GRANTS – Only a few businesses in this city an hour west of Albuquerque reopened Monday, even though the mayor said all were free to do so.
Mayor Martin Hicks did make good on his promise to reopen the city-owned golf course, defying New Mexico Gov. Michelle Lujan Grisham’s public health orders intended to slow the spread of COVID-19. That prompted a visit to the course by New Mexico State Police, who issued a violation notice.
“Tell them to come back and give me a citation, because the notice doesn’t get me to court yet,” Hicks said. “I need that citation so I can sue the governor.”
He said golfers on the course “scrambled when they saw the State Police coming.”
“I told them to get back out on the course,” Hicks said.
The mayor said he was aware of four businesses that opened against the governor’s order, including two gun shops. He wasn’t aware of any other notices given out by State Police.
David Loeffler, owner of Loeffler’s Guns, Etc., is siding with Hicks.
“I’m showing my support for the mayor,” he said. A sign on the door of his business advised customers to practice physical distancing.
Loeffler said he received a cease-and-desist order from the State Police, “which I find to be illegal and unconstitutional.”
He called the governor’s orders “ill considered, overblown and poorly applied.”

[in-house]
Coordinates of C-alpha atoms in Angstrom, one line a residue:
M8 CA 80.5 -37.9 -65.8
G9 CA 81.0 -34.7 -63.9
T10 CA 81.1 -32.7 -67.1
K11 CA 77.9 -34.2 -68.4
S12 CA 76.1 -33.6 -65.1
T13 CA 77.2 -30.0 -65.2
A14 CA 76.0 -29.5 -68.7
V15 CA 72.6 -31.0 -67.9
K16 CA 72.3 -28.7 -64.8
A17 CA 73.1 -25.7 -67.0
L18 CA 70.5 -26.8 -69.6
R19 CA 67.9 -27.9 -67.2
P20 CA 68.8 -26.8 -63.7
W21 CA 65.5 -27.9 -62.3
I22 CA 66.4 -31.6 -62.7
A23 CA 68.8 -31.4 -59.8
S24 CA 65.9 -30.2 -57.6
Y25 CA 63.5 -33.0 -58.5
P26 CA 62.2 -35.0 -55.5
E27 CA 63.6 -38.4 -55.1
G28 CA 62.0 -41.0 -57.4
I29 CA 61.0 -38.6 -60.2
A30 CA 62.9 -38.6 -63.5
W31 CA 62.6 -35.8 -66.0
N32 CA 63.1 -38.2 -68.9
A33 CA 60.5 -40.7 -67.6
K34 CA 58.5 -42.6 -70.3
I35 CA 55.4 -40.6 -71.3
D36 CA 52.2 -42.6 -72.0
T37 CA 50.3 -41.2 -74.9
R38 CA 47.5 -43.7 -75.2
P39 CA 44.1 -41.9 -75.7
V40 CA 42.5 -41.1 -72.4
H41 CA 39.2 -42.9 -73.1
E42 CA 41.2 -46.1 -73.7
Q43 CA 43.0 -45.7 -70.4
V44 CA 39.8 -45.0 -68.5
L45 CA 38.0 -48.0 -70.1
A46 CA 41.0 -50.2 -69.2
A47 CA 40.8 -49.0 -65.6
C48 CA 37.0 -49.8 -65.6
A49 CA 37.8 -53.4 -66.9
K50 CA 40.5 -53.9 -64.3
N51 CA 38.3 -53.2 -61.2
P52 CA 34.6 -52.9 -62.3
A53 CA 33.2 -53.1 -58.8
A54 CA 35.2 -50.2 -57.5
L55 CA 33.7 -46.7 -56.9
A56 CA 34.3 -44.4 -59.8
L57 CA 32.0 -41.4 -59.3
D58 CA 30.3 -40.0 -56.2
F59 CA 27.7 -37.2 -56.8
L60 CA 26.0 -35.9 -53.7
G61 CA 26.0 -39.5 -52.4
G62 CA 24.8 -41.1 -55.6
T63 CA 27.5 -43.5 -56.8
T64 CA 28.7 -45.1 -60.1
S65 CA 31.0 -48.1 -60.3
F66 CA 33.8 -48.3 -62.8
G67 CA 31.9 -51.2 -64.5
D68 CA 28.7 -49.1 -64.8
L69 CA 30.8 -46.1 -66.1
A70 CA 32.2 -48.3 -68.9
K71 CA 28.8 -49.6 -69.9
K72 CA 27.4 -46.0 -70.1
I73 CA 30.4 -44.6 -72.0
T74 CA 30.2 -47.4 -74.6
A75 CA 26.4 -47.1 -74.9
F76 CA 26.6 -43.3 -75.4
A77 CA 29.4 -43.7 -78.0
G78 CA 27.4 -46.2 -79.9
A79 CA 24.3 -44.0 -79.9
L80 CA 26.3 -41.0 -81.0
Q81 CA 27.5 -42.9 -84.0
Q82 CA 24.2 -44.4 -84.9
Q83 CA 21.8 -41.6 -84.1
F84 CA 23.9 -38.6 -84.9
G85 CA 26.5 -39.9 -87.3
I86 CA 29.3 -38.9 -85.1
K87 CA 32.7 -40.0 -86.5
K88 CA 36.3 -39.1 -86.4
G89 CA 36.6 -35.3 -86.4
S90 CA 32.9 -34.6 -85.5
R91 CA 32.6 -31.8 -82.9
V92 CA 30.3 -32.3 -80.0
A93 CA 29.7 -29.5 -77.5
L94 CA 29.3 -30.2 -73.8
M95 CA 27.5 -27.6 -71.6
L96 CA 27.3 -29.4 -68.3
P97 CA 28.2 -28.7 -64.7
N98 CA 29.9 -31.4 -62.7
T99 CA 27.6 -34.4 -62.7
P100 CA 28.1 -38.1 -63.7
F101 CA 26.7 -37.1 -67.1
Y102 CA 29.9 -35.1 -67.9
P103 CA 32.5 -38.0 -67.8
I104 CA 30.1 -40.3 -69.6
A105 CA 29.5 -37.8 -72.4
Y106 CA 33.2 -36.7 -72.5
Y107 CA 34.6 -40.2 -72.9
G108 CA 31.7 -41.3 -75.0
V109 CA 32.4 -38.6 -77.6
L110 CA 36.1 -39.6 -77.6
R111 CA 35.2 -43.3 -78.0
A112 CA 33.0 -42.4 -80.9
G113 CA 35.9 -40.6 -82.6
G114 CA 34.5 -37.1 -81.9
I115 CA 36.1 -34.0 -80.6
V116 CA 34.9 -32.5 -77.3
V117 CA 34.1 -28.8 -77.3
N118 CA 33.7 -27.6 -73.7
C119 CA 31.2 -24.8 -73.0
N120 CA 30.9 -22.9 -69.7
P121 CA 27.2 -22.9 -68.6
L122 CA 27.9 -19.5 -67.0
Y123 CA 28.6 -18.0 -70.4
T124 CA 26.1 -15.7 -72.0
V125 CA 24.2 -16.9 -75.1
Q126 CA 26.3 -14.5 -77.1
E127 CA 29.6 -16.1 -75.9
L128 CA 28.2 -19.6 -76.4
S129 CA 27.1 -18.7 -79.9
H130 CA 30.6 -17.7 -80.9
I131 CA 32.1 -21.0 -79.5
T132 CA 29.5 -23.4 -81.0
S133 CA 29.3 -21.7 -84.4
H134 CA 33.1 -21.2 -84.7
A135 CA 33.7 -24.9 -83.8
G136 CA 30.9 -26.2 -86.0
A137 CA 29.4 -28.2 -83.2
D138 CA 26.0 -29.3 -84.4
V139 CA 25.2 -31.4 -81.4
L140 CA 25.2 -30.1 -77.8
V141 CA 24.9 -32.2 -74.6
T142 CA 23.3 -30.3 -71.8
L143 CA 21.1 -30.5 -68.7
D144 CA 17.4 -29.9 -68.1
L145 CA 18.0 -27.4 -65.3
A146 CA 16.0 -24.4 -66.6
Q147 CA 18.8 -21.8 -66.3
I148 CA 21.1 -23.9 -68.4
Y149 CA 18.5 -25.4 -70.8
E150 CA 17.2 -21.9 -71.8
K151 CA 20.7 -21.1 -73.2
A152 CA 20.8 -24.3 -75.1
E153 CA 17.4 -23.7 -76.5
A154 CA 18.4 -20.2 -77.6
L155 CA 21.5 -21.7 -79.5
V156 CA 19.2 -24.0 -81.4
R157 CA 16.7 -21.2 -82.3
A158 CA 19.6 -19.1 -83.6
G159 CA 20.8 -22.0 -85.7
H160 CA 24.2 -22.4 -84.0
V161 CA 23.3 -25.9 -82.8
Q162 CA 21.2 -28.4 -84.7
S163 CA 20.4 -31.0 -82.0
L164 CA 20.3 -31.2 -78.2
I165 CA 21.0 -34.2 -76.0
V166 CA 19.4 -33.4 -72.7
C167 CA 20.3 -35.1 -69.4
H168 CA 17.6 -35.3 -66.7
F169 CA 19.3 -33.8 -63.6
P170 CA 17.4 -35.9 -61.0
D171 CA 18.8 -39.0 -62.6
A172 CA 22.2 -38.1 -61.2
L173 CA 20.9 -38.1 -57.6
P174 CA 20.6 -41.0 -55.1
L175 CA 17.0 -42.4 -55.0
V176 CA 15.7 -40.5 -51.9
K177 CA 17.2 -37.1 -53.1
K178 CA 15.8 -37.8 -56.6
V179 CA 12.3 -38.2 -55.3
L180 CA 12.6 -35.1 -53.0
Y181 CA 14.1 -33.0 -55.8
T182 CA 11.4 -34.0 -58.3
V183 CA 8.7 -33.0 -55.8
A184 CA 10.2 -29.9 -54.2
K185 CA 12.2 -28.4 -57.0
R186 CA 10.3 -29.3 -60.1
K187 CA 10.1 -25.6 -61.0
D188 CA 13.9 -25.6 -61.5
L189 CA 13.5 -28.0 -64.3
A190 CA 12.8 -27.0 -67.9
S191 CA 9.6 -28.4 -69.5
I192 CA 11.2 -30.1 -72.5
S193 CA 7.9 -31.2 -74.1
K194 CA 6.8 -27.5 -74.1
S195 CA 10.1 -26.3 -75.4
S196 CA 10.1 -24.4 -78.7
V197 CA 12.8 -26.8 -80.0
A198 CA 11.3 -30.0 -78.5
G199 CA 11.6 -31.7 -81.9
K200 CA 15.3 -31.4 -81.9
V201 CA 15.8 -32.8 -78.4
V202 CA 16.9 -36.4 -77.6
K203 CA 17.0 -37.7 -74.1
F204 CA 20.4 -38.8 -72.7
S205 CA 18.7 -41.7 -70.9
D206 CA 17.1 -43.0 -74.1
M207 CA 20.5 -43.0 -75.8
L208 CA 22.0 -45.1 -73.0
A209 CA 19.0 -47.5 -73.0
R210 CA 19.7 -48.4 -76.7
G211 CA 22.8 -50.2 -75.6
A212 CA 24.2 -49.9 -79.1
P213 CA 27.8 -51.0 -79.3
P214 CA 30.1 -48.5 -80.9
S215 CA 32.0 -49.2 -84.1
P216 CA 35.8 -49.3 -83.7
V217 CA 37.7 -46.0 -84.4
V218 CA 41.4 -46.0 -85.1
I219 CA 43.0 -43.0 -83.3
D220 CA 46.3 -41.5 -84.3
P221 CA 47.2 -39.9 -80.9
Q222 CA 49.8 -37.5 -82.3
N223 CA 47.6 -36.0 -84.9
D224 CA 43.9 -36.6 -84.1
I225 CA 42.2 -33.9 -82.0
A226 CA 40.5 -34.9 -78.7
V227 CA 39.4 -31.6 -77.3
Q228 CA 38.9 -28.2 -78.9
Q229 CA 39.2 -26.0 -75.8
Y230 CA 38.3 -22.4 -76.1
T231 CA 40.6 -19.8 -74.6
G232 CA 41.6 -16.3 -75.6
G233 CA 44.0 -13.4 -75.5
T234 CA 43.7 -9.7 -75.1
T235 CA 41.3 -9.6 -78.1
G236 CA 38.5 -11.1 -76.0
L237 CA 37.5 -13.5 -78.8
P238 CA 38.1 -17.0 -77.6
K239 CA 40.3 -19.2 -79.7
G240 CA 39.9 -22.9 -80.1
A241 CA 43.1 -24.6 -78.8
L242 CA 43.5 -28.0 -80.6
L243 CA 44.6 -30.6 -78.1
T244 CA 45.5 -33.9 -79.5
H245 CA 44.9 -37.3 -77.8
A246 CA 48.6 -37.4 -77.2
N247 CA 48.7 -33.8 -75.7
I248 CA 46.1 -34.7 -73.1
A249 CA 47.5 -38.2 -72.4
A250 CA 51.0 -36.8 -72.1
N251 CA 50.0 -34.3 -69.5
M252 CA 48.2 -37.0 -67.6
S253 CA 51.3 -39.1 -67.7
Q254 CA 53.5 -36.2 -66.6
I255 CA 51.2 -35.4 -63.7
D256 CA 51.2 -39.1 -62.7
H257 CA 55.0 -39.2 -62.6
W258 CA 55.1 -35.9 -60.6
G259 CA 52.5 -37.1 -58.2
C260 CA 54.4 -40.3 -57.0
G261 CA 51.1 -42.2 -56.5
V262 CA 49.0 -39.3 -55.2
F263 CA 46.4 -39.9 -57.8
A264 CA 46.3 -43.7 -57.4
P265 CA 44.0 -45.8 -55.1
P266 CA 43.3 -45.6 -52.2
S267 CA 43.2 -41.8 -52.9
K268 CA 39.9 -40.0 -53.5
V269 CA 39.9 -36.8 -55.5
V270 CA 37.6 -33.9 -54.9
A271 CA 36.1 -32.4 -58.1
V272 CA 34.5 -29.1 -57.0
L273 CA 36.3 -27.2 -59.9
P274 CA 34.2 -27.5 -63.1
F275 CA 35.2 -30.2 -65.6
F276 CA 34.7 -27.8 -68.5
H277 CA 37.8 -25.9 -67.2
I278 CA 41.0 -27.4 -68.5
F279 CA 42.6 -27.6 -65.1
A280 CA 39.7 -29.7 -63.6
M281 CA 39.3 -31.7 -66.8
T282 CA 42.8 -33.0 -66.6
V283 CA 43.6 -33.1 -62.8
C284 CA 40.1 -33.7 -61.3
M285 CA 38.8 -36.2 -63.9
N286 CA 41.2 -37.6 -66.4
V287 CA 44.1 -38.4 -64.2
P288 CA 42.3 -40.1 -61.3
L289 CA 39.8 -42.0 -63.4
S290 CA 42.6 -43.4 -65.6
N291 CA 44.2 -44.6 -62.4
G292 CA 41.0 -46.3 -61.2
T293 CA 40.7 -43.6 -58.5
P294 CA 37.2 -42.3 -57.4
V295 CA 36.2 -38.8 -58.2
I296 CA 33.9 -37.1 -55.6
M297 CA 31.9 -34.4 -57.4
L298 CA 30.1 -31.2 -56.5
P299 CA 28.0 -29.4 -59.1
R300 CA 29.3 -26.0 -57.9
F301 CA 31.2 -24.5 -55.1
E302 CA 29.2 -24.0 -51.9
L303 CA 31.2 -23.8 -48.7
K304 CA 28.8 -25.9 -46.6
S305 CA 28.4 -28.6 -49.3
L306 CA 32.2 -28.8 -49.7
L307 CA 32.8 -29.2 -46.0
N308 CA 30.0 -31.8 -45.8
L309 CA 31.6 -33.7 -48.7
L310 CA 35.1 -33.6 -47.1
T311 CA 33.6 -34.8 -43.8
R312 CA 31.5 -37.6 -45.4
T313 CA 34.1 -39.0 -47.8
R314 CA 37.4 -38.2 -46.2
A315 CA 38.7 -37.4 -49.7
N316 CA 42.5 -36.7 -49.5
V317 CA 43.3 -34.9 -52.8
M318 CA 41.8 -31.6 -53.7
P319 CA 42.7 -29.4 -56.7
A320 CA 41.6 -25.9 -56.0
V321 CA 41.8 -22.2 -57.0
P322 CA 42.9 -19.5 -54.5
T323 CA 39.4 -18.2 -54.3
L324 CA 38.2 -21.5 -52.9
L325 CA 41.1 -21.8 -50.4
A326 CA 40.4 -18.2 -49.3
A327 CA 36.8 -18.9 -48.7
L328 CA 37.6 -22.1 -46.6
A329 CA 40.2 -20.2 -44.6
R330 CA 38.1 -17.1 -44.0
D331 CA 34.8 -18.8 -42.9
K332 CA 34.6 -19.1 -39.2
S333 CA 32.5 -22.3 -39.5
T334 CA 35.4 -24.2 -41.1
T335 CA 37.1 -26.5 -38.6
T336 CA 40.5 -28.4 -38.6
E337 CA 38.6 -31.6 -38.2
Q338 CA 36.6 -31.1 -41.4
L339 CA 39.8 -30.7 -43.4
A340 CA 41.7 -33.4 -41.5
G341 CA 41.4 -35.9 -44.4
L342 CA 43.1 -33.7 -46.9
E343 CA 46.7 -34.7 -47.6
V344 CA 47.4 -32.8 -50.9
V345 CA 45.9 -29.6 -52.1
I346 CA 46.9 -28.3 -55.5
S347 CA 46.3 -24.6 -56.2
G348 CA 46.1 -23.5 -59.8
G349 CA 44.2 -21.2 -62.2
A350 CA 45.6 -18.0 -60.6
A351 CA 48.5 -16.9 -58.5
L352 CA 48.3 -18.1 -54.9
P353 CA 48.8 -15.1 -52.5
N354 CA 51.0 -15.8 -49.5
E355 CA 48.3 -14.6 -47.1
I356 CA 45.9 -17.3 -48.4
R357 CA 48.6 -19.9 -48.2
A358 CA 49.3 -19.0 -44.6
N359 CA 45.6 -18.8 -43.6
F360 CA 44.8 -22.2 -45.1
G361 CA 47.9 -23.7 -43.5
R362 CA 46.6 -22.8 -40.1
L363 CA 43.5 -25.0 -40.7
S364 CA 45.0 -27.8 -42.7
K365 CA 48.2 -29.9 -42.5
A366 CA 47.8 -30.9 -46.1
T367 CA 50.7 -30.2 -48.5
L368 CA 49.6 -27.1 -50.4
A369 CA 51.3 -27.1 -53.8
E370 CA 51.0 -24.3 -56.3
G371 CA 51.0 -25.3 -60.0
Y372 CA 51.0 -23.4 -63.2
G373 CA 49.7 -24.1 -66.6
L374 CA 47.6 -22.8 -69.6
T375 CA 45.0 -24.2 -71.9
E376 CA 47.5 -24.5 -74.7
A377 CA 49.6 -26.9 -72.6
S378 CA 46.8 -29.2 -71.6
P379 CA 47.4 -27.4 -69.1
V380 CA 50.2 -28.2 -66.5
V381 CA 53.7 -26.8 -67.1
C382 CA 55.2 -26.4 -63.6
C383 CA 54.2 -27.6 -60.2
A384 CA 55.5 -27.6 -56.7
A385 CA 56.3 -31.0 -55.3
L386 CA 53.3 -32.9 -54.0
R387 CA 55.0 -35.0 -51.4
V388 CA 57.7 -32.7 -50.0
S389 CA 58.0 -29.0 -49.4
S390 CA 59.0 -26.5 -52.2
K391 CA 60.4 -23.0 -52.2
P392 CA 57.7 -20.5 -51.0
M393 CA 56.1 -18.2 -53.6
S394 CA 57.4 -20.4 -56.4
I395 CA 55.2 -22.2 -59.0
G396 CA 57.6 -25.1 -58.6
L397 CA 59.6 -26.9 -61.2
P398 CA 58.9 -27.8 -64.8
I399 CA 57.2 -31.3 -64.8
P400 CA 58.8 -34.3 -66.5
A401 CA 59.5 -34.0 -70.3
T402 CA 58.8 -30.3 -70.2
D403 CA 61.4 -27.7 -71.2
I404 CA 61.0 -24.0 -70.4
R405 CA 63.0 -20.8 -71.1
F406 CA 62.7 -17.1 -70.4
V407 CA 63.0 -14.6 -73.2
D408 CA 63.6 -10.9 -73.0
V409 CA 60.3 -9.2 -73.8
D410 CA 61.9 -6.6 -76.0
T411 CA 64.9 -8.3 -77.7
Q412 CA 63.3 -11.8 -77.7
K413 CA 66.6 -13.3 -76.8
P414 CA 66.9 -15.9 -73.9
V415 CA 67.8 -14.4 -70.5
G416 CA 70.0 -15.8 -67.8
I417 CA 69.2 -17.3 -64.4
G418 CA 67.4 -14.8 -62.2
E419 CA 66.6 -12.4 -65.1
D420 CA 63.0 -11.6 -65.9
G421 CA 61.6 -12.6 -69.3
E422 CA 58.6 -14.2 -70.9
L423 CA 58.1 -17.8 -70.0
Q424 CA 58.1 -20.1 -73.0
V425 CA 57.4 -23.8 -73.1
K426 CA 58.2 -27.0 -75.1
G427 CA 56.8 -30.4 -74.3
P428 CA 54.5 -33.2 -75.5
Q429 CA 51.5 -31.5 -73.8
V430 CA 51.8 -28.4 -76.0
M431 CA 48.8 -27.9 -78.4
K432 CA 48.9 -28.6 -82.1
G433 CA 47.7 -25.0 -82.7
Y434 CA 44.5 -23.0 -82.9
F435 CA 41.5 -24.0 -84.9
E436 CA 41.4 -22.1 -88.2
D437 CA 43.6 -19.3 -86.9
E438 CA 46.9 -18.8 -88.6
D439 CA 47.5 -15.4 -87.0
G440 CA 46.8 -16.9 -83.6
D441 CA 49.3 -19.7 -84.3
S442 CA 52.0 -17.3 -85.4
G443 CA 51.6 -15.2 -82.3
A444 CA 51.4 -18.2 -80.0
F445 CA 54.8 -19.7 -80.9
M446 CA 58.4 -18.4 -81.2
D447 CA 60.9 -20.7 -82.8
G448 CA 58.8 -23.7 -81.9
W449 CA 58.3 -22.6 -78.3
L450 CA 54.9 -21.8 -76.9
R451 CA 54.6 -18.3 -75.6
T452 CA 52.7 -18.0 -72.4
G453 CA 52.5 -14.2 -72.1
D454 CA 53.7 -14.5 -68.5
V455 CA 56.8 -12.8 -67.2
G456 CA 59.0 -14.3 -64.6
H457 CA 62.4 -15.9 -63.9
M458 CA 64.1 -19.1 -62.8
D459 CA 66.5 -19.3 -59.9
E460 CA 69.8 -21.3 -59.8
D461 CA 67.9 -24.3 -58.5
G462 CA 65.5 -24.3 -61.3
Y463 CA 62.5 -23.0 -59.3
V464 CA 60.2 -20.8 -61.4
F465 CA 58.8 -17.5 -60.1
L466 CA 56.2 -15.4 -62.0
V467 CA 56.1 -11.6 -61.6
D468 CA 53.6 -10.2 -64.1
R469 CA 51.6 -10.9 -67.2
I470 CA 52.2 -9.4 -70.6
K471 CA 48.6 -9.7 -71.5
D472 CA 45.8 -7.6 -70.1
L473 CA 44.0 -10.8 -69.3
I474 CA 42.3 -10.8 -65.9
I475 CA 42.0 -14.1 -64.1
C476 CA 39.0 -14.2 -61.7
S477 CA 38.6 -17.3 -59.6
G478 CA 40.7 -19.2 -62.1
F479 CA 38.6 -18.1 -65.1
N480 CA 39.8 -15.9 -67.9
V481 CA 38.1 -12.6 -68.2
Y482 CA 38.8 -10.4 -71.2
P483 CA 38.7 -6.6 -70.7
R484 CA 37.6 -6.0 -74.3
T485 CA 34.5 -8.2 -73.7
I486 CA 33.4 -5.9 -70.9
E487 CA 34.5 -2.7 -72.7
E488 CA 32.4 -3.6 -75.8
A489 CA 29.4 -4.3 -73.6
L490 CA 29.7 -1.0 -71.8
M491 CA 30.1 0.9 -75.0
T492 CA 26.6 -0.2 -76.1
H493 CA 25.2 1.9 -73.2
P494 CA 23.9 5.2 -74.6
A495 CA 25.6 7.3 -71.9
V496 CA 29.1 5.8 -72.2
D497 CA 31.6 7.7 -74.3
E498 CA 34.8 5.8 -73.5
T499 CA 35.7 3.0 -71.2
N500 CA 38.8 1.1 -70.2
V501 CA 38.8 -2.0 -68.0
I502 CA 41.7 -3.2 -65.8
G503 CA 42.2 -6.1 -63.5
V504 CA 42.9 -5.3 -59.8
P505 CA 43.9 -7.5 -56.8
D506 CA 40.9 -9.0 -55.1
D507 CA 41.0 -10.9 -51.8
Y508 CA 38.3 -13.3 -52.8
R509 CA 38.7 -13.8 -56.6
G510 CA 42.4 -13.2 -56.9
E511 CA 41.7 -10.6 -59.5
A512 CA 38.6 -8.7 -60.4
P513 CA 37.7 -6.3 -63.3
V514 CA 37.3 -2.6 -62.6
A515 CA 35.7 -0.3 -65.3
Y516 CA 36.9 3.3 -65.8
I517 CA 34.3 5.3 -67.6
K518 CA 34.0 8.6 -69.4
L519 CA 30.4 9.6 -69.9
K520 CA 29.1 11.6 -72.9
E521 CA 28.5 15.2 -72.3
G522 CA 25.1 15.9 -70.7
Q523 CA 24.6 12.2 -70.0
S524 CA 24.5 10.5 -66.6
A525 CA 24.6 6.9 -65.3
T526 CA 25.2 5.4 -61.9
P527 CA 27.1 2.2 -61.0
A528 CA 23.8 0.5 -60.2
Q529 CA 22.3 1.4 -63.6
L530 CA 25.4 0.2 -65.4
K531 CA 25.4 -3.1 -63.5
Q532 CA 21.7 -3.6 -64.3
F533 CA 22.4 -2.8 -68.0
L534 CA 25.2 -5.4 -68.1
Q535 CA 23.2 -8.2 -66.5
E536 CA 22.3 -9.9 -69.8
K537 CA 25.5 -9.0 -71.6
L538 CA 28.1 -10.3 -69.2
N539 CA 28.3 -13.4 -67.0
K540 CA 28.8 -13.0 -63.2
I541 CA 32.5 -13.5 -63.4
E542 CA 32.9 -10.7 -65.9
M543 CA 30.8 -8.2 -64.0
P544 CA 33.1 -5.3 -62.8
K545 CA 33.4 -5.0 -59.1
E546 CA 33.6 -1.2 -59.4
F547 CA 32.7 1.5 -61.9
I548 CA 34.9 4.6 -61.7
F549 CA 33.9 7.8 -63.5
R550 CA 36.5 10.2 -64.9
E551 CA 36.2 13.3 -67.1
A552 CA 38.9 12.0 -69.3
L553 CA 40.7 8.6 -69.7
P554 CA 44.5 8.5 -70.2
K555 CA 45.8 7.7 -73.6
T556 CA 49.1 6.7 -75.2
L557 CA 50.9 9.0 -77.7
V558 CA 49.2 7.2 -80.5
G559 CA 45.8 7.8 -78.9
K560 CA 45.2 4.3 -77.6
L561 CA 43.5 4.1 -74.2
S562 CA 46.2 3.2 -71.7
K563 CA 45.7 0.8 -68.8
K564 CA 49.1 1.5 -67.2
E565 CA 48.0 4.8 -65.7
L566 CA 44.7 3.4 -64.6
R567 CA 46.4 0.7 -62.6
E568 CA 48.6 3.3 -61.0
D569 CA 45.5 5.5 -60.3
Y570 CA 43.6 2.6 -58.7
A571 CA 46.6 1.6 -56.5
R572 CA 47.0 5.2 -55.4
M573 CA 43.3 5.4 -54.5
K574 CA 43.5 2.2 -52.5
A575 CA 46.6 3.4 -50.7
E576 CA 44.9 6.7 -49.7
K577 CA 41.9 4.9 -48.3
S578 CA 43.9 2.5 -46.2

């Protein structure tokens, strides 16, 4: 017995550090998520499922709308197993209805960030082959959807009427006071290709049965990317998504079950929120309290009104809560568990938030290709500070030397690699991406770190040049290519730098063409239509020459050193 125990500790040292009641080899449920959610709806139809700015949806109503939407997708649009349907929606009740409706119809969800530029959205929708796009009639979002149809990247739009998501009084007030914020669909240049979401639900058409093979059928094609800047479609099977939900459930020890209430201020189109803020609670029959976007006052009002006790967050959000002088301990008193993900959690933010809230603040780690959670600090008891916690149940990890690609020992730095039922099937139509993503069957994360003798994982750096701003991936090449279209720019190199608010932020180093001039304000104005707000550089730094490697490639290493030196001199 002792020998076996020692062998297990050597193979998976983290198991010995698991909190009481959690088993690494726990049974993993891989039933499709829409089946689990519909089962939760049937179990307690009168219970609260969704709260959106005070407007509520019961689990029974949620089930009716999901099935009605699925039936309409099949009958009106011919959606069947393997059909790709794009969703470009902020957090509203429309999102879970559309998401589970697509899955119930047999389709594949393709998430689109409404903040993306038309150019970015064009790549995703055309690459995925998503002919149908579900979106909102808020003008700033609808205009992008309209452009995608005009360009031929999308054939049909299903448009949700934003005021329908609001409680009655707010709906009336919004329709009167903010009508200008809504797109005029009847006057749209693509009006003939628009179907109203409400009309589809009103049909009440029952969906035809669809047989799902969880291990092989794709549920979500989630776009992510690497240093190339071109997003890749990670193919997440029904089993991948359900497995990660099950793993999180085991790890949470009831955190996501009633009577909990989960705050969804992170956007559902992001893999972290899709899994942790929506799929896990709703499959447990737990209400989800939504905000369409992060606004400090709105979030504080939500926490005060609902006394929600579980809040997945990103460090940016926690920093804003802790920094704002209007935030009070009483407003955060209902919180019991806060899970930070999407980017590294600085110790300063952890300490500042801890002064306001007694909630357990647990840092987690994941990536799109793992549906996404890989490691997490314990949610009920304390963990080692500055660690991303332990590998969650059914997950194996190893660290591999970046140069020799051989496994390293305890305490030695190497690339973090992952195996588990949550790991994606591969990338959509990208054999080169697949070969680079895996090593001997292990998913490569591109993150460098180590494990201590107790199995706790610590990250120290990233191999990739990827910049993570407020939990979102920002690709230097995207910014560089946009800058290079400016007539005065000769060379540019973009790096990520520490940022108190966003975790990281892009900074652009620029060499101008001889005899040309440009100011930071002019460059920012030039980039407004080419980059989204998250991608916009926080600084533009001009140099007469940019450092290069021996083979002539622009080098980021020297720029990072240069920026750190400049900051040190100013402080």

“I have customers and friends who are stockmen, cattlemen, sheepmen,” Loeffler said. “They have problems with predators. They need to have guns and ammunition to handle that. I have neighbors who are worried about the release of violent criminals. … This is an essential business, especially for a rural area.”
State Police also visited the businesses owned by Ronnie and Cheryl Pynes at Hillcrest Center, a strip mall. They reopened their storage company Monday, which is on the list of essential businesses and operates out of Cheryl Pynes’ retail handbag shop.
“They specifically asked us if we were selling purses or handbags, because that’s not on the list,” Ronnie Pynes said. “… They wanted to make sure we were legit.”
“We were prepared,” Cheryl Pynes said.
The handbag part of the space their businesses share was taped off. None of their tenants in the strip mall whose businesses were deemed nonessential reopened.
Hicks said that last week more than 80 businesses in the city were closed, which he said has caused city revenue to decrease by 30%, forcing him to lay off city workers, which he blames on the governor. He said that’s why he’s seeking a court confrontation with the governor and not one between the city’s police force and State Police.